Q: What are the challenges and rewards for women who participate in politics through campaigns and office holding?

Response: Senator Winters believes that one thing that must be understood with political involvement is that it is a commitment for the long haul. You need to have family support and be emotionally prepared. “It is certainly not a business for the thin skinned,” she notes. “If you are concerned about winning, it’s not for you.” She also indicated that there is a set of skills required much like owning a restaurant, you need to be more than a good cook; you need to be able to balance a budget, manage people and be a people person. She compared the restaurant owner to the politician, which is reflective of her own life and said, “the same is true about politics, you need the right set of skills, understanding the issues, and know how to communicate, getting to know pieces and elements in the political arena, and you must be a people person.” She also stated that the rewards are great. She said “The rewards are thinking about what you’re doing to make things better for others, thinking about the masses.”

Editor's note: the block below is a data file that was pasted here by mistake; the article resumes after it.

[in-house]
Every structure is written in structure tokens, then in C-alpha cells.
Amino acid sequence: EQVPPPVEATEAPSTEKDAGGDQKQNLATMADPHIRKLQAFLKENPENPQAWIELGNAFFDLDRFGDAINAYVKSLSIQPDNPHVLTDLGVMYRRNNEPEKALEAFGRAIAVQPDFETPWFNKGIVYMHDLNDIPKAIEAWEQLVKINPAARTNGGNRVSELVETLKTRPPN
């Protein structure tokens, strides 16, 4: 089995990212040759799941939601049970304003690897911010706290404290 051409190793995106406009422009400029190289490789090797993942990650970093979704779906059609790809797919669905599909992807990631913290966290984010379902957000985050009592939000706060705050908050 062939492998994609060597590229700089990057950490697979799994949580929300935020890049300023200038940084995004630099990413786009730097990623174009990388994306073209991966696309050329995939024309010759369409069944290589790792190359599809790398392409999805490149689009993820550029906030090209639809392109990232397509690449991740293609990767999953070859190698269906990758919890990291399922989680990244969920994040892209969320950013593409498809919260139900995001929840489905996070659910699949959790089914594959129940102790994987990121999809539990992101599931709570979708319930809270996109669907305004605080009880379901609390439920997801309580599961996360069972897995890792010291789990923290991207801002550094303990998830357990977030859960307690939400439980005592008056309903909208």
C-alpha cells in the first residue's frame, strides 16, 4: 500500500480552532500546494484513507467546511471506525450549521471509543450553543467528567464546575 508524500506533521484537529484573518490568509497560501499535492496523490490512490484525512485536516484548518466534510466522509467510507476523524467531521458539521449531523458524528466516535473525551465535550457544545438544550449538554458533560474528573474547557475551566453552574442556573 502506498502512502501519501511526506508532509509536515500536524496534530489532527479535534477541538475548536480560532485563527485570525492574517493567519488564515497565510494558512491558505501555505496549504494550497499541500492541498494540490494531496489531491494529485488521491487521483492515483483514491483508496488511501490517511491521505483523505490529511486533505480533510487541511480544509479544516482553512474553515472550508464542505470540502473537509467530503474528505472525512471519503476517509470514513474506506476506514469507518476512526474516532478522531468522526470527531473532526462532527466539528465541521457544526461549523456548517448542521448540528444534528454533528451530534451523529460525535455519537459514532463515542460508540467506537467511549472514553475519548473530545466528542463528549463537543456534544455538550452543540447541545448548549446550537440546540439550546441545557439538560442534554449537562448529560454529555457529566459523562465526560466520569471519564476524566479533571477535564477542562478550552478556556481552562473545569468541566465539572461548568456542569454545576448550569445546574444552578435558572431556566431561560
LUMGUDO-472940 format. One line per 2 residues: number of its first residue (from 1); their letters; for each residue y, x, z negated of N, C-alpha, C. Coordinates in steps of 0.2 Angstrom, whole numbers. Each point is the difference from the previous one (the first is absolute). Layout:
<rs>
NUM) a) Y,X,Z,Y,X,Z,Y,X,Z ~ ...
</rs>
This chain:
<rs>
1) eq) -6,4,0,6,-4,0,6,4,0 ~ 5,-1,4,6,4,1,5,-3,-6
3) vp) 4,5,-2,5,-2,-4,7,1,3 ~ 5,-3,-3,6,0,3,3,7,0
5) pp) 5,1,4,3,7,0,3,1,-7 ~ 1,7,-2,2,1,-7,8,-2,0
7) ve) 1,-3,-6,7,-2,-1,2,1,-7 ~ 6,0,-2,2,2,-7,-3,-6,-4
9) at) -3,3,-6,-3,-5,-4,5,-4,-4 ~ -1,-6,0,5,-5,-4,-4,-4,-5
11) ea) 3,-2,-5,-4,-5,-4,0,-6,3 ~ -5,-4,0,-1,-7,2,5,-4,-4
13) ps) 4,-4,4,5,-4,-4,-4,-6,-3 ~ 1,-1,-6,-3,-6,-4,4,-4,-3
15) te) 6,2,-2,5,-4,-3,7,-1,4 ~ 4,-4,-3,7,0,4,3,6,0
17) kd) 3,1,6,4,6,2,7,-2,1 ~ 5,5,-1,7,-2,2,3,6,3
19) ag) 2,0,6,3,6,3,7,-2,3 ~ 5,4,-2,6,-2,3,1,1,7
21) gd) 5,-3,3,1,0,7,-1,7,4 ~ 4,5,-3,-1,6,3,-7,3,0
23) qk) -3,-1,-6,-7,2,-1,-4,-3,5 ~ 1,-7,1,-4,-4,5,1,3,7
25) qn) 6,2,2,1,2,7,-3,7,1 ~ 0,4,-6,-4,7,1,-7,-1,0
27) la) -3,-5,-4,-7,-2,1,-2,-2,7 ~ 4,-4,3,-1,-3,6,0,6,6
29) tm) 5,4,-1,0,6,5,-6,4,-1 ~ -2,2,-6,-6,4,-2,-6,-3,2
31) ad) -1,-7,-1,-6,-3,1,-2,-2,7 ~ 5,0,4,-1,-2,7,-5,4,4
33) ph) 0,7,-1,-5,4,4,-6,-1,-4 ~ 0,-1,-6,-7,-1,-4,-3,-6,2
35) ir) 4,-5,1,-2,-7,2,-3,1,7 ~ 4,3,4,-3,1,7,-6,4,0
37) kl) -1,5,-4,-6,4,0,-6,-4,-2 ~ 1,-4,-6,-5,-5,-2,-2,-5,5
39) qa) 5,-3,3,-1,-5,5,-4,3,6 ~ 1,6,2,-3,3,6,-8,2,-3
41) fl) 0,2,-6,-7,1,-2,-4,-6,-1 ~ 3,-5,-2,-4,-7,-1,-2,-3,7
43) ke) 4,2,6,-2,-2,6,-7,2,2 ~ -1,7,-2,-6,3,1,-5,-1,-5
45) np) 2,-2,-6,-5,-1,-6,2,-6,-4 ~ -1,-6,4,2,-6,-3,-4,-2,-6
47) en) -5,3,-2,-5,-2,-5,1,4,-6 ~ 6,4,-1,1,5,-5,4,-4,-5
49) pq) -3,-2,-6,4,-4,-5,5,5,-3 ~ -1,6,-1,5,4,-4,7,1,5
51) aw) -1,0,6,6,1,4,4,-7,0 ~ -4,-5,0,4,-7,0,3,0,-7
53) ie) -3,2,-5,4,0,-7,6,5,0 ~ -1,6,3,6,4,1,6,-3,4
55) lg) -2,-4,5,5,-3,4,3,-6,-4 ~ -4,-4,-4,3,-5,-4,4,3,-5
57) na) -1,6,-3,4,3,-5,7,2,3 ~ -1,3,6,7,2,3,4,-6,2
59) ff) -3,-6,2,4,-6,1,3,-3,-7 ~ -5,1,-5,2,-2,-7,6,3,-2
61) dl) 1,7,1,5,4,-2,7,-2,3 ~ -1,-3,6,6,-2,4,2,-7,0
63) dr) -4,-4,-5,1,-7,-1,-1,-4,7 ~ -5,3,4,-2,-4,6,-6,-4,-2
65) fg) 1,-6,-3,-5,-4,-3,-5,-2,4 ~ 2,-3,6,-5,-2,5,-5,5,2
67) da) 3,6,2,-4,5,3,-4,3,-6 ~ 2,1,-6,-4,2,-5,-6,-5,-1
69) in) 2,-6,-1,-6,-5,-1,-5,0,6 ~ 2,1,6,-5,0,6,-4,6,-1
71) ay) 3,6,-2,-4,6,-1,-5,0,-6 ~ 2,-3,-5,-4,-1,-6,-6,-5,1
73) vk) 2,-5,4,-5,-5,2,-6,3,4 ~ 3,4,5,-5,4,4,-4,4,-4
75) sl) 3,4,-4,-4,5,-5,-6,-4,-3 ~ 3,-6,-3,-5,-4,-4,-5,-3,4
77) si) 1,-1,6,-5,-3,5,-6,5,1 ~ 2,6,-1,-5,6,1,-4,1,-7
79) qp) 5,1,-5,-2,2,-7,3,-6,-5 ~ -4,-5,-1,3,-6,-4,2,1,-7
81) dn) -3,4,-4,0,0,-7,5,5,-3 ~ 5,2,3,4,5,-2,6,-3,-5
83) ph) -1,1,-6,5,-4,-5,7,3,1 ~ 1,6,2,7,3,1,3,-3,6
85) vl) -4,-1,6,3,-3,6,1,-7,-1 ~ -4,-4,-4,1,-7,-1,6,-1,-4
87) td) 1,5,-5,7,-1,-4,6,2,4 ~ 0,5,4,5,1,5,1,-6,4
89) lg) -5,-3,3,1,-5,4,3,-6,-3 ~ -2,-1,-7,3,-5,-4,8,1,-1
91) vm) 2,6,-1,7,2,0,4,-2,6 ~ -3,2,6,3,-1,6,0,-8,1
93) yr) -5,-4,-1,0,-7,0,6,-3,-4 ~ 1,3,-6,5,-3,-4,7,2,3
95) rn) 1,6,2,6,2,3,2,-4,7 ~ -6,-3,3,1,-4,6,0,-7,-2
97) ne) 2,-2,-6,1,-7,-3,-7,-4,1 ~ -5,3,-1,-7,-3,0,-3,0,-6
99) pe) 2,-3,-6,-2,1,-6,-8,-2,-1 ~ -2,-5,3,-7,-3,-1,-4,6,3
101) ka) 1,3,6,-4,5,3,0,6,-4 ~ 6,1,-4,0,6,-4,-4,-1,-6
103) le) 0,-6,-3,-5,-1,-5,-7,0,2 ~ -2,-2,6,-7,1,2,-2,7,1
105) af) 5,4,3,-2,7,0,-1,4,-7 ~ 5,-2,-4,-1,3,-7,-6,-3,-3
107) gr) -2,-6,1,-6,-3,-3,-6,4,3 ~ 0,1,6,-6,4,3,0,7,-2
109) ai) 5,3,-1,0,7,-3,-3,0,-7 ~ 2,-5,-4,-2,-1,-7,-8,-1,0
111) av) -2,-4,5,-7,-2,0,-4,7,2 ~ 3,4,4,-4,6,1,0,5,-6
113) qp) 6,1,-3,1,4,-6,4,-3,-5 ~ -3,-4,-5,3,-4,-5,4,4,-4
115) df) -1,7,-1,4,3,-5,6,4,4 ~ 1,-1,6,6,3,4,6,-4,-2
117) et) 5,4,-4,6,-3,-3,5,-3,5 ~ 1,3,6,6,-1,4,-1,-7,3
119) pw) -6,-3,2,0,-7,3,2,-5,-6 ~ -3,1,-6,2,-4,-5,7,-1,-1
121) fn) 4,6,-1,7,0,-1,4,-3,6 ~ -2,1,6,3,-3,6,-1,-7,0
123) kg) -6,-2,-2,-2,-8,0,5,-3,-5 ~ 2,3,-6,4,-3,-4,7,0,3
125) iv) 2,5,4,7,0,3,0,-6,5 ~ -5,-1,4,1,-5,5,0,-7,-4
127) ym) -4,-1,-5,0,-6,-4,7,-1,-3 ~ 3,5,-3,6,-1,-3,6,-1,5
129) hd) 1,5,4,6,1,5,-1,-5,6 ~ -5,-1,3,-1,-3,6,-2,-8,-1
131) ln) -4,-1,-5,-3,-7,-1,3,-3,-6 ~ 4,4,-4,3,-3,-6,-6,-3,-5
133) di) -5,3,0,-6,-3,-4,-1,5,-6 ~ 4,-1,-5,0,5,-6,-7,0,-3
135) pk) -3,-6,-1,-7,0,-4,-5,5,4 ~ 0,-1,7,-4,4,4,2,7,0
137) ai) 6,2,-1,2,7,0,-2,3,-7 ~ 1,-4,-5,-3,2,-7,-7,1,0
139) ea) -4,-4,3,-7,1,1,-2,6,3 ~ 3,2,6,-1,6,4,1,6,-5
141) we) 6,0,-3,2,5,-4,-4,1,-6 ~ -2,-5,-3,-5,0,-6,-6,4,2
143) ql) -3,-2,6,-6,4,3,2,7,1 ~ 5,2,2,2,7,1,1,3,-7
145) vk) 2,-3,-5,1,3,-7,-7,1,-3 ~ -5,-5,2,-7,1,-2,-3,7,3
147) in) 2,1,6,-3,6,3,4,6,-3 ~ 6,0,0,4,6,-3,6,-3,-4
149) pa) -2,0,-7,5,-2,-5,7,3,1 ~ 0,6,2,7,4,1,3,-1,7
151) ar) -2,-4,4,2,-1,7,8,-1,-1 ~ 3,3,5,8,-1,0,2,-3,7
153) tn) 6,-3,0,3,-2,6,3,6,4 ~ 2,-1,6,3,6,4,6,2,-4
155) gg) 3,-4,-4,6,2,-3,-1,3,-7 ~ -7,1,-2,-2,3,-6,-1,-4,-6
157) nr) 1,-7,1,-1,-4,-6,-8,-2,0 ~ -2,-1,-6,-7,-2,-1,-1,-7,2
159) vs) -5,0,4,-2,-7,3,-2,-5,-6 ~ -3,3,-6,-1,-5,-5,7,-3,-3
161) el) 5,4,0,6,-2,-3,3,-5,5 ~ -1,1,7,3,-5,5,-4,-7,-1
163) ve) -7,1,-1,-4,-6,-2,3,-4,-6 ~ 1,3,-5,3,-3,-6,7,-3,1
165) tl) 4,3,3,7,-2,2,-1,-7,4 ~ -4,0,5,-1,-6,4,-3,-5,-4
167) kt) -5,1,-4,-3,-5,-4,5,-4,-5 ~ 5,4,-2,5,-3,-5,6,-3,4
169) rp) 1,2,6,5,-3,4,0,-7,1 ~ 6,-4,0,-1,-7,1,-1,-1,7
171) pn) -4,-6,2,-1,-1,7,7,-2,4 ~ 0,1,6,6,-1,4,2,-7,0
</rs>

Then Senator Winters addressed some challenges by affirming that the real challenges are the sacrifice to the family, the financial commitment, both from raising funds and amount of money made as a senator. She said, “financial compensation does not attract young competitors with the newest and fresh ideas.”

Q: What have you done and what can Oregonians do to promote civic participation.

Response: “Education, at all levels, Elementary, High School and University. Our students know very little about our government. It is sad that other countries are more educated about our government. Not knowing about the distinction or essence of how the government works, people don’t know what role to play with in government.”

Q: Do you sense that people feel a separation with government and don’t realize that they are the government?